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Too often the terms and conditions set by funders are not available at the point of application, which makes it impossible to make a fully informed decision about whether to apply. Many terms and conditions are simply unfair, irrelevant, unnecessary or there for historical reasons, and some may not even stand up to legal scrutiny.
Funders should have a sound understanding of why they are needed and what they are intended to achieve, and should be open to negotiating them to accommodate the diverse needs of different types of organisations.
DSC Response to Liverpool City Council Community Resources Unit Funding Programme 2011-2014 Consultation (June 2010)
DSC wrote to local authorities across the country to ask them to make their funding terms and conditions publicly available with other application materials. One which responded was Liverpool Ė who have included their terms and conditions online as part of a recent consultation on their Community Grants Programme. This report is DSCís response to the Liverpool consultation, including our critique of the terms and conditions of the grants programme.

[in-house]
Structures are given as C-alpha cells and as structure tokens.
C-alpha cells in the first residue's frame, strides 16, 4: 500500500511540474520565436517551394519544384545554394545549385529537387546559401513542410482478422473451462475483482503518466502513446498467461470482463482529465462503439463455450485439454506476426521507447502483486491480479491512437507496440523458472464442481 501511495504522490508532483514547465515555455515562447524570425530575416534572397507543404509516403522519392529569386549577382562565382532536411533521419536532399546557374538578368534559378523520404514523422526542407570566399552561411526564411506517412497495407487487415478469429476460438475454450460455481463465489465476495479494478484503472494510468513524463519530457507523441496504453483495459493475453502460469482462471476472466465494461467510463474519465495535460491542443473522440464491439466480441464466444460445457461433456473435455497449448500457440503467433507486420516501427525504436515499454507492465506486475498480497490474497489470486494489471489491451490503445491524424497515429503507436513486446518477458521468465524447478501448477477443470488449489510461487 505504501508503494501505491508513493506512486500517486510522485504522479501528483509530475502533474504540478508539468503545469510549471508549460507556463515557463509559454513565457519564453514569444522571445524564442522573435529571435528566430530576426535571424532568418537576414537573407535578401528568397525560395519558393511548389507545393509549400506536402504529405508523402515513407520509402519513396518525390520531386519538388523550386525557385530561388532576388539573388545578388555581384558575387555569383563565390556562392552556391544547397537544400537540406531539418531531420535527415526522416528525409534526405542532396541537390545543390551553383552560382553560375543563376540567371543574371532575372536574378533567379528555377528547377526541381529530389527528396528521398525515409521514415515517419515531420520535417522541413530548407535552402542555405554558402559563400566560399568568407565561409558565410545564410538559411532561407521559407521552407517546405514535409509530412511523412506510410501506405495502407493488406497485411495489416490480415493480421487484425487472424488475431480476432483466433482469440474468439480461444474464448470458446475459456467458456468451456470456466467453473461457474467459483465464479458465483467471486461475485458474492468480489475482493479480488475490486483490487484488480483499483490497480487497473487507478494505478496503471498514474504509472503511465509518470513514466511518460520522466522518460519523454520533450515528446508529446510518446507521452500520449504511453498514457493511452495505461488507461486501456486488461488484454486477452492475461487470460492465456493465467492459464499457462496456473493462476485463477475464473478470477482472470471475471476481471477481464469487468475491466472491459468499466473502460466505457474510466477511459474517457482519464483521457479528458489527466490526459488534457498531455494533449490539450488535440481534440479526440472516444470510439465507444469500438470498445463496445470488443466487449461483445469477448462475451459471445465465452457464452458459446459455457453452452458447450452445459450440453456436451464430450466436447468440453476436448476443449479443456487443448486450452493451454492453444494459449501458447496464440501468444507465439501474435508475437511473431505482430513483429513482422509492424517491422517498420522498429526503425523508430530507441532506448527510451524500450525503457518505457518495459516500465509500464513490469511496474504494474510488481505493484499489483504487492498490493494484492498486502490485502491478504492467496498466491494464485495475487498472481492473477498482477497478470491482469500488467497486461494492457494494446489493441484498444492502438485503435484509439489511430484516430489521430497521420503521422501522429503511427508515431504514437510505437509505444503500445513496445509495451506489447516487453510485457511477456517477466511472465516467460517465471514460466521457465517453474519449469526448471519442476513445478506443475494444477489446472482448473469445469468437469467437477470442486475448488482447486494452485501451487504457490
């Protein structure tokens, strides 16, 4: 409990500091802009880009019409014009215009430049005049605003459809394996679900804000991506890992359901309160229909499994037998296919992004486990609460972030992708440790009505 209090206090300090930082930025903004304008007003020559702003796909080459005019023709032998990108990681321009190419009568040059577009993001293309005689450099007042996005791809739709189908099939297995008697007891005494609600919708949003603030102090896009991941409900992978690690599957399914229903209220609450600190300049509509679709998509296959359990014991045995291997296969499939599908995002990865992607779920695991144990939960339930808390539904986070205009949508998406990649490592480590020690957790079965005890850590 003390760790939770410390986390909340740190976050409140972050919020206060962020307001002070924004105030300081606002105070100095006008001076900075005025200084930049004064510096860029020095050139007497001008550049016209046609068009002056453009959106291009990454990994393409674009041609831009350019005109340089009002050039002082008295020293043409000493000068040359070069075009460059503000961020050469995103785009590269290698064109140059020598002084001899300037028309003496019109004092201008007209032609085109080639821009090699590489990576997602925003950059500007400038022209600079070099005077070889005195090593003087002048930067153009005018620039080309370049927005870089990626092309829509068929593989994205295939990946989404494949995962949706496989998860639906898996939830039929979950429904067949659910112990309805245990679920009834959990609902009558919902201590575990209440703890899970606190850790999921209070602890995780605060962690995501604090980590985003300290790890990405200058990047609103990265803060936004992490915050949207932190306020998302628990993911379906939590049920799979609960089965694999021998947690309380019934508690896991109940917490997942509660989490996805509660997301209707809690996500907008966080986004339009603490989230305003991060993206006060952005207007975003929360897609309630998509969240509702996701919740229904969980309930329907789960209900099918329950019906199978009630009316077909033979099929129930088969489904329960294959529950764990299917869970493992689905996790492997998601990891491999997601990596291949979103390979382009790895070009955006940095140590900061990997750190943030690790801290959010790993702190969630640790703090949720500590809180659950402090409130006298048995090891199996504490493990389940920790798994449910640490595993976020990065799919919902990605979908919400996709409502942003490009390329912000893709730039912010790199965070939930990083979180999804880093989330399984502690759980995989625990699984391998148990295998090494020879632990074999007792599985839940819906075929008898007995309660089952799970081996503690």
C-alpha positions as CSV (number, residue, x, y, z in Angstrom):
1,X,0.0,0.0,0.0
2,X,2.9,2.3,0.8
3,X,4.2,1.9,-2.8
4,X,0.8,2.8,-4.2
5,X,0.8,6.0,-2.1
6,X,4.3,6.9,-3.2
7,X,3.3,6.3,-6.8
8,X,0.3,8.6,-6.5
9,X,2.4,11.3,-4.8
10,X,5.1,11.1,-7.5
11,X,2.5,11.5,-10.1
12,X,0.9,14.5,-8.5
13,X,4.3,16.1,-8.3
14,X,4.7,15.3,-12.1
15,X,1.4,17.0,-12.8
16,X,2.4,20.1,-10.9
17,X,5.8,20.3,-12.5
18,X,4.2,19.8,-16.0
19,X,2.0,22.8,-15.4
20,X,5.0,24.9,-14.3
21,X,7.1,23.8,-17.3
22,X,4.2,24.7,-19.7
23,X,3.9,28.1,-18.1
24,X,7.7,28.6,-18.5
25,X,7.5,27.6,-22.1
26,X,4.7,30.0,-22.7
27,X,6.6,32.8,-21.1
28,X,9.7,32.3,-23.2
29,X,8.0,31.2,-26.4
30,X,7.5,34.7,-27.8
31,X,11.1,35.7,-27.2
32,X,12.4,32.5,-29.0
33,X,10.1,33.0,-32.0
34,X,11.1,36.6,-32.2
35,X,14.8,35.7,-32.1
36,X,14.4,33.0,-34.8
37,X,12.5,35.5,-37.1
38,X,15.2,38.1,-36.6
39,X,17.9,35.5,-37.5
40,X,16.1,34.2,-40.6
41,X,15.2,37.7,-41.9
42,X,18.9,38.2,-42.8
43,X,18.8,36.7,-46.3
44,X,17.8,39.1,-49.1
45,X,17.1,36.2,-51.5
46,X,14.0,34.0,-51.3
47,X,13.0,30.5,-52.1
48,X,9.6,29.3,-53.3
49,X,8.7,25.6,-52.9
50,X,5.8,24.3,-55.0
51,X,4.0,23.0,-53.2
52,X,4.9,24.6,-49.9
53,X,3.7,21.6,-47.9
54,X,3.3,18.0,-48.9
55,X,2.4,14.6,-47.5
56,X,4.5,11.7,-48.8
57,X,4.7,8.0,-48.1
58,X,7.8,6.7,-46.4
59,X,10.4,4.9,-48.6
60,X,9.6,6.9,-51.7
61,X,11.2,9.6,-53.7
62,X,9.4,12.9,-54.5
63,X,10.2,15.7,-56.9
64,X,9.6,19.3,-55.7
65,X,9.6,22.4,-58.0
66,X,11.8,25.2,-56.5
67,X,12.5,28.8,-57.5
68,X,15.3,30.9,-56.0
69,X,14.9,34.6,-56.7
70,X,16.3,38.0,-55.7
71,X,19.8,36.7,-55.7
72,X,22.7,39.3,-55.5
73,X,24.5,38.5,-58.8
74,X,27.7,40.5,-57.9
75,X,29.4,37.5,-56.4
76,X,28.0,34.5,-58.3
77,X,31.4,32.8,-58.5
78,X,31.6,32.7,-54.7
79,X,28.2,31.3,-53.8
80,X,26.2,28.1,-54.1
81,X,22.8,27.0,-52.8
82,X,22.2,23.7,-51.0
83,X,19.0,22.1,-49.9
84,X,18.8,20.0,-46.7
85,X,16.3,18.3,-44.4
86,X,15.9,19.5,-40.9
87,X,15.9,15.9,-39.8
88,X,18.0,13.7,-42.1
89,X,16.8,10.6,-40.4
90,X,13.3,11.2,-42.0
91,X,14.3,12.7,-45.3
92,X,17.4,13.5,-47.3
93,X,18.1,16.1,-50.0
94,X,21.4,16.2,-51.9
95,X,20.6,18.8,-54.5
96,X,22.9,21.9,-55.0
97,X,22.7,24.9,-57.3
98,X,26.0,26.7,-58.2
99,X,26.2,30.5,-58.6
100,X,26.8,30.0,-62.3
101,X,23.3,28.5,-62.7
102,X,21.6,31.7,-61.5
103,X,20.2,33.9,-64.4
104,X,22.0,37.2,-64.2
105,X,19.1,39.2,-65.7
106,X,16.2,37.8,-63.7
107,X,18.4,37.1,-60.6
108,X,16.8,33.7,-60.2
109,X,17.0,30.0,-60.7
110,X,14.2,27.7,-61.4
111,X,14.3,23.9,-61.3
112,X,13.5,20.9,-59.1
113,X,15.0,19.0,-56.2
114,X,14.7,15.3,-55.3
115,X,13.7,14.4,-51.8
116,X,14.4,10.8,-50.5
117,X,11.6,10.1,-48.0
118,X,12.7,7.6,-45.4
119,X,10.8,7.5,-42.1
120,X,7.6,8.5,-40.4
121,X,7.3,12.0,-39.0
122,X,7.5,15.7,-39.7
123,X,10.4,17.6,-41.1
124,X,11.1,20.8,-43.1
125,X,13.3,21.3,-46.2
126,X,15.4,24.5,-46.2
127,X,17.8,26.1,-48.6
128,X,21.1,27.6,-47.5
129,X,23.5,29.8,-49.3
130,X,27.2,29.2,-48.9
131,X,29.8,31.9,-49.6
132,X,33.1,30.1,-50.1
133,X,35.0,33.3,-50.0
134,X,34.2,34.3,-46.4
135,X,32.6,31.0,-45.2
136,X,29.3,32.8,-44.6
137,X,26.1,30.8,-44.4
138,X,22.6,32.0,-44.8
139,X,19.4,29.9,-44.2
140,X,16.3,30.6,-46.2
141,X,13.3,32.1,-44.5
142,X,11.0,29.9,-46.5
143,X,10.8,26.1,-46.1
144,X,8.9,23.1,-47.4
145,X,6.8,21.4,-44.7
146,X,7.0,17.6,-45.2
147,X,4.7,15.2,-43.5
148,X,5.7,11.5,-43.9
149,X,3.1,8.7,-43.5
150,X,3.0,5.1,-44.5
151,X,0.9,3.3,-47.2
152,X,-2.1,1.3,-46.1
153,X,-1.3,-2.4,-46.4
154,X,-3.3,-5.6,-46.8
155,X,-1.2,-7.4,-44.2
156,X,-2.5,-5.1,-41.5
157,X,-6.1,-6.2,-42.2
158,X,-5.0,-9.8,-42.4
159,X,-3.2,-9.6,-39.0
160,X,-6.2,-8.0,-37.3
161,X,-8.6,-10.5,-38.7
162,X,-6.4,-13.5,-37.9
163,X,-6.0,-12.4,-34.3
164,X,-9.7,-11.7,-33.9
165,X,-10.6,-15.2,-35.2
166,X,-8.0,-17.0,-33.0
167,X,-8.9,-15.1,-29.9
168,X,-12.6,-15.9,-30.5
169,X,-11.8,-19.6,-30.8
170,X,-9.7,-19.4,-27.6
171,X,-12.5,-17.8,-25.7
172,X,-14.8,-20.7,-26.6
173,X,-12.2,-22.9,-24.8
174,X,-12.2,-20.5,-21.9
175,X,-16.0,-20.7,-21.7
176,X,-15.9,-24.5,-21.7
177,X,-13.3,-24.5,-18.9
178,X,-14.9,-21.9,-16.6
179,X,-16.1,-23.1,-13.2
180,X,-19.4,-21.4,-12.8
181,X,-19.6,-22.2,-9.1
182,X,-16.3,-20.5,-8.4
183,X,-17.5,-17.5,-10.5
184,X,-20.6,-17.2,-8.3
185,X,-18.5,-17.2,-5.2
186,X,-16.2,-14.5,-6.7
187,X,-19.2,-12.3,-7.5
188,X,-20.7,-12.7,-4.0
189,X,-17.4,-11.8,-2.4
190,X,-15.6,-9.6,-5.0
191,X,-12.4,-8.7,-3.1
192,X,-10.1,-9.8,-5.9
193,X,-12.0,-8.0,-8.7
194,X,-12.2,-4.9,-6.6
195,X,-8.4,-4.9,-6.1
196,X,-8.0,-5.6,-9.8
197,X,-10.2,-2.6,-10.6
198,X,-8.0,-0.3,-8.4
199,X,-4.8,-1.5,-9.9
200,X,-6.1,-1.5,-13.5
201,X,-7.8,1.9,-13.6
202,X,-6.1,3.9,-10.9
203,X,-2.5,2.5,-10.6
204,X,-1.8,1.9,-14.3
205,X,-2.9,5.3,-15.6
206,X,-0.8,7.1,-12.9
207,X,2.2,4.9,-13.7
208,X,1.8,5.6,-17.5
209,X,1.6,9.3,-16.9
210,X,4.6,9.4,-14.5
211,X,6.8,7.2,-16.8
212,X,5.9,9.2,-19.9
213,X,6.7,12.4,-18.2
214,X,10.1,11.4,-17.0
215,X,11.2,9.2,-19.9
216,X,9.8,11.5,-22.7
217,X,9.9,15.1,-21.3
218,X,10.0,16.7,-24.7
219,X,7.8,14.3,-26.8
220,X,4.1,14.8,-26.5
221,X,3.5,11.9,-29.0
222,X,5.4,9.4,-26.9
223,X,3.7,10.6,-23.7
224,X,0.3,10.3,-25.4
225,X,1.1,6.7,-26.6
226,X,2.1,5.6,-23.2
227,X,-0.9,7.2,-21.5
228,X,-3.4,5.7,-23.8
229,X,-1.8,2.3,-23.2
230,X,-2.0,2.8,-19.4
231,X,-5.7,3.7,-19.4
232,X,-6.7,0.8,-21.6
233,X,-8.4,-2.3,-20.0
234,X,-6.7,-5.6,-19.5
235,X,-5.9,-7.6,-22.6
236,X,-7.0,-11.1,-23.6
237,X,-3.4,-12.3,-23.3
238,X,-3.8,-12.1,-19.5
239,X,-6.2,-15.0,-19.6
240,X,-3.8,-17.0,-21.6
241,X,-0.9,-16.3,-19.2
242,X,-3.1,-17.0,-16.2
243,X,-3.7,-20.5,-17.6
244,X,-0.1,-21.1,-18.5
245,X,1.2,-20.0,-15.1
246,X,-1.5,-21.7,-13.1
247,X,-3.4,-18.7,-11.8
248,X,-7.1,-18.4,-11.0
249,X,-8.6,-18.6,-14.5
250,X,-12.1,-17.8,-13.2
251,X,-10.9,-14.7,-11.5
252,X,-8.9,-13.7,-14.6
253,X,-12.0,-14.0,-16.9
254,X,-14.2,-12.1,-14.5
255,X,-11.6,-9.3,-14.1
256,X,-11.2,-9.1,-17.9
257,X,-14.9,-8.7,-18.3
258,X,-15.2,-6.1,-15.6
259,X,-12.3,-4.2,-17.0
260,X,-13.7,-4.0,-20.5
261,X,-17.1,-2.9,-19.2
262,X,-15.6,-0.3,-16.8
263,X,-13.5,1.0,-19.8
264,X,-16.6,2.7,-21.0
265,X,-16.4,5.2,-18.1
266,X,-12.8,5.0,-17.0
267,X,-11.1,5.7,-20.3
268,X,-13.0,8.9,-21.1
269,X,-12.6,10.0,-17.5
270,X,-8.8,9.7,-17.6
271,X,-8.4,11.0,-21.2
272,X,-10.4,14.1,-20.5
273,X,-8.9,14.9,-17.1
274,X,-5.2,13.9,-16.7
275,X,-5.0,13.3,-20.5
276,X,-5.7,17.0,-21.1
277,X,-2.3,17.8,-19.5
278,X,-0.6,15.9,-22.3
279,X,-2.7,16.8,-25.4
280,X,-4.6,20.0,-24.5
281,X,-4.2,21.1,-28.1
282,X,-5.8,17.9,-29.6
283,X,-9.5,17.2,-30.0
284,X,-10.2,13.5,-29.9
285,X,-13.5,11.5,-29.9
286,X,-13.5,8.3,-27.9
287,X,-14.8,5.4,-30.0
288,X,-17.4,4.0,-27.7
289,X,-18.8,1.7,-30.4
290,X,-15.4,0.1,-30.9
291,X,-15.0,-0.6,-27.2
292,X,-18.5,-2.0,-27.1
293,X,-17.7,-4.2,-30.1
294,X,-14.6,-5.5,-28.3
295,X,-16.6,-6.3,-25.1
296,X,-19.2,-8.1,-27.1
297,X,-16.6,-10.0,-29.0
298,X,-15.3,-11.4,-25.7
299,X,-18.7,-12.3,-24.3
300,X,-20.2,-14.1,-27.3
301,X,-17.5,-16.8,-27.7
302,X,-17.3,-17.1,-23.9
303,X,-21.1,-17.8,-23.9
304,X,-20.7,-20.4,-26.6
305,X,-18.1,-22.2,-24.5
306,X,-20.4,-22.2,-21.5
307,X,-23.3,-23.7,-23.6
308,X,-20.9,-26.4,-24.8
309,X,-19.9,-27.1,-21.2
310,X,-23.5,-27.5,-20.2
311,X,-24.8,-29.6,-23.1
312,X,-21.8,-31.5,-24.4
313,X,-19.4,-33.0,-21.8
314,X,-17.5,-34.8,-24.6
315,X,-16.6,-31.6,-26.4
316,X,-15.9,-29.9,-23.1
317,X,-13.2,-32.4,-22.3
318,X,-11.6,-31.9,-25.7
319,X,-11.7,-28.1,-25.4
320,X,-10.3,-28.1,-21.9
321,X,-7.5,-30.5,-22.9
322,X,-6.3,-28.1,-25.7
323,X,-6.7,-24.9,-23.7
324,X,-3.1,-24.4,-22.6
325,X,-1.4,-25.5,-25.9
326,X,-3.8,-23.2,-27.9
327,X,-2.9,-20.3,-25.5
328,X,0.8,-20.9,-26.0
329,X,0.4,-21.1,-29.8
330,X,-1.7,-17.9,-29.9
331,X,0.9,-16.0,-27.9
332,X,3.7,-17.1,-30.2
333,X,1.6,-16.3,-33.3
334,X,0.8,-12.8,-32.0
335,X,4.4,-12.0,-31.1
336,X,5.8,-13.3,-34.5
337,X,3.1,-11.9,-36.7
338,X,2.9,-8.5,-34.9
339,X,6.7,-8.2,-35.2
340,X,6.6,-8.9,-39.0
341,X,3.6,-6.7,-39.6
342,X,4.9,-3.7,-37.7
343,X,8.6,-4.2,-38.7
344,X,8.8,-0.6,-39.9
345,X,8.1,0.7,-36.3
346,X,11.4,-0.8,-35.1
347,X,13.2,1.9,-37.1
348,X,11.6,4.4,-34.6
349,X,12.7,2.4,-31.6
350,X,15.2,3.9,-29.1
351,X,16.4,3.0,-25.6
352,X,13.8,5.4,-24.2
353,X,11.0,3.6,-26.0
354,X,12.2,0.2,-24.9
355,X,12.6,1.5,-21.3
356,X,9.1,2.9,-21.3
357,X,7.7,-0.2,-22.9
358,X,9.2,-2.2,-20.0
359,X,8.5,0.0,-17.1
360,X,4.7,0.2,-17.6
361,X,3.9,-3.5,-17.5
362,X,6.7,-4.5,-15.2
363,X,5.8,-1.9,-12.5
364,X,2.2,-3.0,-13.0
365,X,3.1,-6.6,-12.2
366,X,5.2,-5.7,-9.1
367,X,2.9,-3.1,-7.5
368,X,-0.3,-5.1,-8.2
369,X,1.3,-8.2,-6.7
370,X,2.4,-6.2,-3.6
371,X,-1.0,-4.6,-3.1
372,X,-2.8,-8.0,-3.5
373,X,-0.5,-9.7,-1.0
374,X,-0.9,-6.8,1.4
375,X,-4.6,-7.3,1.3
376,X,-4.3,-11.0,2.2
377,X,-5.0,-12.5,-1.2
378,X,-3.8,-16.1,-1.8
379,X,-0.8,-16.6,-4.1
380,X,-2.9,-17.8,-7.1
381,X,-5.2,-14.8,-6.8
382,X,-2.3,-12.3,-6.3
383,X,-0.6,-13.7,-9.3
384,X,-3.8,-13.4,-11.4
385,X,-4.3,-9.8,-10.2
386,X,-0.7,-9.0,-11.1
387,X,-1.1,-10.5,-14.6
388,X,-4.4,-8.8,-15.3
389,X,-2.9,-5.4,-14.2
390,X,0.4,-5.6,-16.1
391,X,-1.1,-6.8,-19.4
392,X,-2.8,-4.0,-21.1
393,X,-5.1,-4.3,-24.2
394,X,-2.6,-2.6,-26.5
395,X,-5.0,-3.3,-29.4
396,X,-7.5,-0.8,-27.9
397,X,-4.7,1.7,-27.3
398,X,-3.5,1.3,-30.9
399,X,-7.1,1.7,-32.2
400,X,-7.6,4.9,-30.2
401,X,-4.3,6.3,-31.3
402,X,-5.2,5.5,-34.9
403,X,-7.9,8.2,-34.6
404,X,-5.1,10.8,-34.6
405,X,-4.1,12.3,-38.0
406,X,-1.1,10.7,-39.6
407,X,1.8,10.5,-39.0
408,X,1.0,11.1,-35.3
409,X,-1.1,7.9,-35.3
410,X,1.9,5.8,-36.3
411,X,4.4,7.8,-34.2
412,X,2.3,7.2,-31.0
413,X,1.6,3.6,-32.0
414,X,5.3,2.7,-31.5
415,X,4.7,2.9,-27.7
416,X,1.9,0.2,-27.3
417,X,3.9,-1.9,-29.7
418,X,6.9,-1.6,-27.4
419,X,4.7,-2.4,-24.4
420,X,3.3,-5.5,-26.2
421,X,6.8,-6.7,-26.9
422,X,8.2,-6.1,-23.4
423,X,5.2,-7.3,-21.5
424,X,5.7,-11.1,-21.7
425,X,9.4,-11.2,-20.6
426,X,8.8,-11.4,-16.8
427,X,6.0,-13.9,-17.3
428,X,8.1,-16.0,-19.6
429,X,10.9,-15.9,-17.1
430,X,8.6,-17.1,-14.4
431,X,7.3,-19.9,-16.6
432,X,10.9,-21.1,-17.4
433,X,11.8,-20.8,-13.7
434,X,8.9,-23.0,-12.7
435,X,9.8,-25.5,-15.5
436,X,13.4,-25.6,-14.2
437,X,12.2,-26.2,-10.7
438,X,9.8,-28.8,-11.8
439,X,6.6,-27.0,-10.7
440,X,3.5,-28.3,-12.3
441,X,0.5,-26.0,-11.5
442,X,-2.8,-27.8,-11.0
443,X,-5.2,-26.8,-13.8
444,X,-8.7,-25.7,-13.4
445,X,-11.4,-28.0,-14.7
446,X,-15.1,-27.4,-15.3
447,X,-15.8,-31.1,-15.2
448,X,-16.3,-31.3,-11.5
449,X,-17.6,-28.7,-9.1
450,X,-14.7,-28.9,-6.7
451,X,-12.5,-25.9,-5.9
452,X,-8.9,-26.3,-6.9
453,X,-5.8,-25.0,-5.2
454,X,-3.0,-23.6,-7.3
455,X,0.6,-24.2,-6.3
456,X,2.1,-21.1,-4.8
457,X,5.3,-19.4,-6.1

Critical Conditions : Investigating the Transparency of Grant Terms and Conditions (June 2009)
This report examines and reveals a number of interesting differences in the terms and conditions of grant funding from central government departments, trusts and foundations, and companies. The main themes of the research concern whether terms and conditions are publicly available, how they are made available to prospective applicants, and whether they are negotiable.
Critical Conditions: Investigating the Transparency of Grant Terms and Conditions : Summary Findings (June 2009)
DSC e-news survey on availability of grant terms and conditions (February 2008)
We asked enewsletter subscribers whether grant terms and conditions were made clear during the application process.
Grant funding inequalities (June 2007)
Failure to disclose terms and conditions at the beginning of the funding process is reinforcing the unequal relationship between grant makers and grant recipients, argues Ben Wittenberg